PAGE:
Aqaba was a fun and exciting trip to share with all of these people. We spent our first afternoon in this beautiful city at the beach. However, this was not just any beach; it was the shores of the Red Sea. This is the place where God parted the waters for Moses and the Israelites to cross. It also sits on the bottom tip of Jordan, meaning that across the waters we could see both Egypt and Israel. In addition to these impressive facts, the Red Sea was also just plain old beautiful. It boasted sandy shores, sparkling, blue waters, and a mountainous skyline outlining it. We spent the day here swimming, laughing, and watching the sunset.
There is something about the beach that leads to self-reflection. It stirs something up inside, causing contemplation, imagination, and meditative musings. There is beauty in that. Throughout the afternoon I couldn’t help but think back on what I have done during this trip to Jordan and how much I have learned and grown in the short month and a half that I have been here. The obvious improvement has been in my Arabic language skills. Just the other day my roommates and I were celebrating because we were able to direct our cab driver directly to our apartment. Whereas, when we first arrived, we could barely direct a cab driver to the neighborhood where we live. However, there are other less obvious areas in which I have grown during my time here.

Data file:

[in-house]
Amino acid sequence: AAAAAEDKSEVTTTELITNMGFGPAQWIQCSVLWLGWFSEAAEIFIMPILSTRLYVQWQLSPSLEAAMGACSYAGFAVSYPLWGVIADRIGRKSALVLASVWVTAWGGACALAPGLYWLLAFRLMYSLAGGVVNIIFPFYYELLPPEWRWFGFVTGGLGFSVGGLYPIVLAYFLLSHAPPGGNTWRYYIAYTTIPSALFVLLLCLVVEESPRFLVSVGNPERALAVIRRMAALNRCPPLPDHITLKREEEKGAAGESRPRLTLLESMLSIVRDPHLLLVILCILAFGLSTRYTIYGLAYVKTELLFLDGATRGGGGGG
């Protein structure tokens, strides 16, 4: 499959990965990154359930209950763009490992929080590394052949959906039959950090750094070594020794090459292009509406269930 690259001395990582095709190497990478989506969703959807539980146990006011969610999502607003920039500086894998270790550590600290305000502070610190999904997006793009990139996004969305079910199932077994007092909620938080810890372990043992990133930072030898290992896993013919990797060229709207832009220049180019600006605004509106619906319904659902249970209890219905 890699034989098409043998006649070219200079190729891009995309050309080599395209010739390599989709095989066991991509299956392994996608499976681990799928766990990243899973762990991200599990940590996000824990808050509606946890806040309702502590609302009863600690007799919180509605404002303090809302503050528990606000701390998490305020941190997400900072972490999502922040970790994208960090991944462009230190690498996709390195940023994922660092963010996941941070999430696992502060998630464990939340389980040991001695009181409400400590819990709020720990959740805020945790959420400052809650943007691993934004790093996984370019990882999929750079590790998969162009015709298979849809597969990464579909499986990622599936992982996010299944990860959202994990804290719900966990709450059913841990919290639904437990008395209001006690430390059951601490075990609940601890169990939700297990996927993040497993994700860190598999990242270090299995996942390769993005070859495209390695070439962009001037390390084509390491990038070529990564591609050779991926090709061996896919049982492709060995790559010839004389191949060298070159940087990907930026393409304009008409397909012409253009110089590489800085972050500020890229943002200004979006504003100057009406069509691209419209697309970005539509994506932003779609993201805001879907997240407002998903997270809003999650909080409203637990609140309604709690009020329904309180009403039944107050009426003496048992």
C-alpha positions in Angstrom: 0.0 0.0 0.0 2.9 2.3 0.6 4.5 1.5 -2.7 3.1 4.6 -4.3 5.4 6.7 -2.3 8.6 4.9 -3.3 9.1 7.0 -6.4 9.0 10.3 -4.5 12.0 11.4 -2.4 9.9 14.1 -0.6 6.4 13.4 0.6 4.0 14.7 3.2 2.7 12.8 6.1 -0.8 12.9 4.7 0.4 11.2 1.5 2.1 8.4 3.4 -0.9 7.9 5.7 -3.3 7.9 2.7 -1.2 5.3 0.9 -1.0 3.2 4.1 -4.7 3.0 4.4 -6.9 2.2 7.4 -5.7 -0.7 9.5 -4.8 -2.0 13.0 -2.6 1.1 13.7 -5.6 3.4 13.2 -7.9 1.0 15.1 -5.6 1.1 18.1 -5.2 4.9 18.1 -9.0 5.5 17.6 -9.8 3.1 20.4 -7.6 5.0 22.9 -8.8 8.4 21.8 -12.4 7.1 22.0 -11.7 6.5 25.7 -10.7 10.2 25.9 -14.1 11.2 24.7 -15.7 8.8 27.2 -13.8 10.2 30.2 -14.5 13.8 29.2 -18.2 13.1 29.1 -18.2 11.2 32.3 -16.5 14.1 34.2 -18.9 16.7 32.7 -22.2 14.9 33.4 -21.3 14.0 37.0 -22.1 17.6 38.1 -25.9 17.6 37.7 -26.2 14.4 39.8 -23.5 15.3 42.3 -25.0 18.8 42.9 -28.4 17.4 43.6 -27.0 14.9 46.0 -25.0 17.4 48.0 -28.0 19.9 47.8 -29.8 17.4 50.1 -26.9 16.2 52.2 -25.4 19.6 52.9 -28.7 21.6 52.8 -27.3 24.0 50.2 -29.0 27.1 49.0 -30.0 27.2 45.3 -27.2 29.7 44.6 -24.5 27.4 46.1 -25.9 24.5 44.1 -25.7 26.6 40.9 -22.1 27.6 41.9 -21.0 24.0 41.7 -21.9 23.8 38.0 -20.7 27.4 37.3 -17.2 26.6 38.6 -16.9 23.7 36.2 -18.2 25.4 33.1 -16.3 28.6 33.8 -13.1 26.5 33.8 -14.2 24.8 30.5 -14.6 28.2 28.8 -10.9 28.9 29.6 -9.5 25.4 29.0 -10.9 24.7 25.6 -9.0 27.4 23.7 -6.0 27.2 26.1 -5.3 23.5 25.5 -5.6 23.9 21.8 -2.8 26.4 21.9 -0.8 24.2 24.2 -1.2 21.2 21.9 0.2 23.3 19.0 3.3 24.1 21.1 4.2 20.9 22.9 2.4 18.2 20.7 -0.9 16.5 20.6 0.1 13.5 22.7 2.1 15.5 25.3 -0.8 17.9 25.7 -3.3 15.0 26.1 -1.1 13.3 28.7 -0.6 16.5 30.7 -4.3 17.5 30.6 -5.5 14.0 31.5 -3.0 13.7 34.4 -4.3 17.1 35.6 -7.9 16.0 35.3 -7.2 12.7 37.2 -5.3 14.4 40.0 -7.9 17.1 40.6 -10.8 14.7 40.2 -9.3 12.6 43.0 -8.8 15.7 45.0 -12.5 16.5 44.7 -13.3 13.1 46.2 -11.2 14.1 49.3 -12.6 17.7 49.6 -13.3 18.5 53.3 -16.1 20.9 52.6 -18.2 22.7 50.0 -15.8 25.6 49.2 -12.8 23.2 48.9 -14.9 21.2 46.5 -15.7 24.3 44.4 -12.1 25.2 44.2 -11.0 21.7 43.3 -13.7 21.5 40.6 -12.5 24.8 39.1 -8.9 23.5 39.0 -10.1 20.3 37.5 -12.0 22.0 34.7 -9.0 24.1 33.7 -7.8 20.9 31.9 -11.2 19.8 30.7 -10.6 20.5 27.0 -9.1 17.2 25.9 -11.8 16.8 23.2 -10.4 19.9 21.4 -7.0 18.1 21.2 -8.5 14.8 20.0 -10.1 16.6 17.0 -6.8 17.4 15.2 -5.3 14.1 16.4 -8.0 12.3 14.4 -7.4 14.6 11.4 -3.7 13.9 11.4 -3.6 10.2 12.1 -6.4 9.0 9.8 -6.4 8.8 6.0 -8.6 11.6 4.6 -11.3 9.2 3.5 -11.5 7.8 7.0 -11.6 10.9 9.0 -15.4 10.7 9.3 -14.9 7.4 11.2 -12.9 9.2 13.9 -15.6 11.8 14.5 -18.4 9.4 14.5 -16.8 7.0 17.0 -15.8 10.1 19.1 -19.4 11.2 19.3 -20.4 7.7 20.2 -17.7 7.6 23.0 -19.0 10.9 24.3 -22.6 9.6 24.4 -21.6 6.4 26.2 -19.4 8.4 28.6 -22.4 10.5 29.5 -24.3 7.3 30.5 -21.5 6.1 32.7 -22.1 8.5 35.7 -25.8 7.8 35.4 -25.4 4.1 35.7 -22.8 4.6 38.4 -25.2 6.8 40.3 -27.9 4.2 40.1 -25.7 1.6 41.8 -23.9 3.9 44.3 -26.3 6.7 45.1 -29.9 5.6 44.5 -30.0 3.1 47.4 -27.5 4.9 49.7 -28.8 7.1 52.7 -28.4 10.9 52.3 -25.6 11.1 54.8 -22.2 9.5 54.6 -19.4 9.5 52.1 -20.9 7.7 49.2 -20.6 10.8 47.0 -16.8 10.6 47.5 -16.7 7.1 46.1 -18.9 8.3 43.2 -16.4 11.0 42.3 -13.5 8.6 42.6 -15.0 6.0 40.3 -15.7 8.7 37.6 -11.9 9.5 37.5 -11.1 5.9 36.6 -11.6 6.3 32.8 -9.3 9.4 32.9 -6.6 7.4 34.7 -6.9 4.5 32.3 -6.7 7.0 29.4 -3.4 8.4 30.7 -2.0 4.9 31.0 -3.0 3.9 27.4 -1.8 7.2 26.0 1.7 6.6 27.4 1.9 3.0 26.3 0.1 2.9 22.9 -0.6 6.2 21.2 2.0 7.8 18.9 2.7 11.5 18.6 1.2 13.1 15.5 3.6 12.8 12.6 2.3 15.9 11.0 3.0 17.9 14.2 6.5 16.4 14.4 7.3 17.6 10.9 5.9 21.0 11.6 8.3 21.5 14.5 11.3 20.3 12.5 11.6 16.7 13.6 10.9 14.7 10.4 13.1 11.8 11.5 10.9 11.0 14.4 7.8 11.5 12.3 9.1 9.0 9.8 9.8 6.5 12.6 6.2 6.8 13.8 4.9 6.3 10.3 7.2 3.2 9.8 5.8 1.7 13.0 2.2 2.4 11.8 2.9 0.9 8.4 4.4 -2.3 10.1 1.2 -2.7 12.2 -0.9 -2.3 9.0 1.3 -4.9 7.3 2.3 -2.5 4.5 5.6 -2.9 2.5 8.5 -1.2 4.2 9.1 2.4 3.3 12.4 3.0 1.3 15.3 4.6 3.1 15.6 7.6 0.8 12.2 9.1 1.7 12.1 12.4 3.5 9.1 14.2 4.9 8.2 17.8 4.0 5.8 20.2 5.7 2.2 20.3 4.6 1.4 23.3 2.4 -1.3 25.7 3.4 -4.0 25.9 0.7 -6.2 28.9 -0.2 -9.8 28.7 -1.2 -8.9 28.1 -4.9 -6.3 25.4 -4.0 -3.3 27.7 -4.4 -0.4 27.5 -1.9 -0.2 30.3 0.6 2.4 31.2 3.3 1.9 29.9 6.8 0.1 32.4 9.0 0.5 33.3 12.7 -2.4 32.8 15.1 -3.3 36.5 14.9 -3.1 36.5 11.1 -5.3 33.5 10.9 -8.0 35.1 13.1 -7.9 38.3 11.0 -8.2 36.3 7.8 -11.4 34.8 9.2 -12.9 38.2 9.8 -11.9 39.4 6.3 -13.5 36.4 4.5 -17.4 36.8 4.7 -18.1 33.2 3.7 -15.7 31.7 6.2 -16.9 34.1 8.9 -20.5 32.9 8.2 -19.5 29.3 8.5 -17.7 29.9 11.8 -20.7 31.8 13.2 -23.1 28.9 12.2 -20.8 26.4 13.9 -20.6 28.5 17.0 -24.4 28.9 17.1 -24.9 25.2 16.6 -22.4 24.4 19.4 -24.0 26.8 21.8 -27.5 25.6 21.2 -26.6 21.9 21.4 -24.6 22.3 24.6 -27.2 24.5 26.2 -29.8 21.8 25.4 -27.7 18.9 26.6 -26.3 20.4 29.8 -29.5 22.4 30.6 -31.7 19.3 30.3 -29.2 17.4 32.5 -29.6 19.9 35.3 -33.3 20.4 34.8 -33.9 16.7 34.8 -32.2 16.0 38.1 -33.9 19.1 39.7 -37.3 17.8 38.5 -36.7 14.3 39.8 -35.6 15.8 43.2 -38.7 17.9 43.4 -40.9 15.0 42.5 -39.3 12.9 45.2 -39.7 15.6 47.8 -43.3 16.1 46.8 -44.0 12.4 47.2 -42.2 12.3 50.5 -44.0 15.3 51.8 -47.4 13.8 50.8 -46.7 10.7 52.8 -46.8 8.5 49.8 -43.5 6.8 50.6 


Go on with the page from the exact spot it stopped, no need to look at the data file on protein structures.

One big thing I am beginning to learn is that people don’t fit into just one neat and tidy little “box.” You can’t just put a label on someone and expect them to behave according to the label. People are unique and no two people are the same. You hear this all the time, but it is one of those life lessons that must also be learned through experience. I am learning that one of the most exciting things in life is discovering that people are so different from what I thought based on a first impression. One of the richest experiences in life is getting to know individuals and being surprised at finding the unexpected beneath the surface. These are just a few of my reflective thoughts brought to you by the power of a little sun and some beautiful scenery.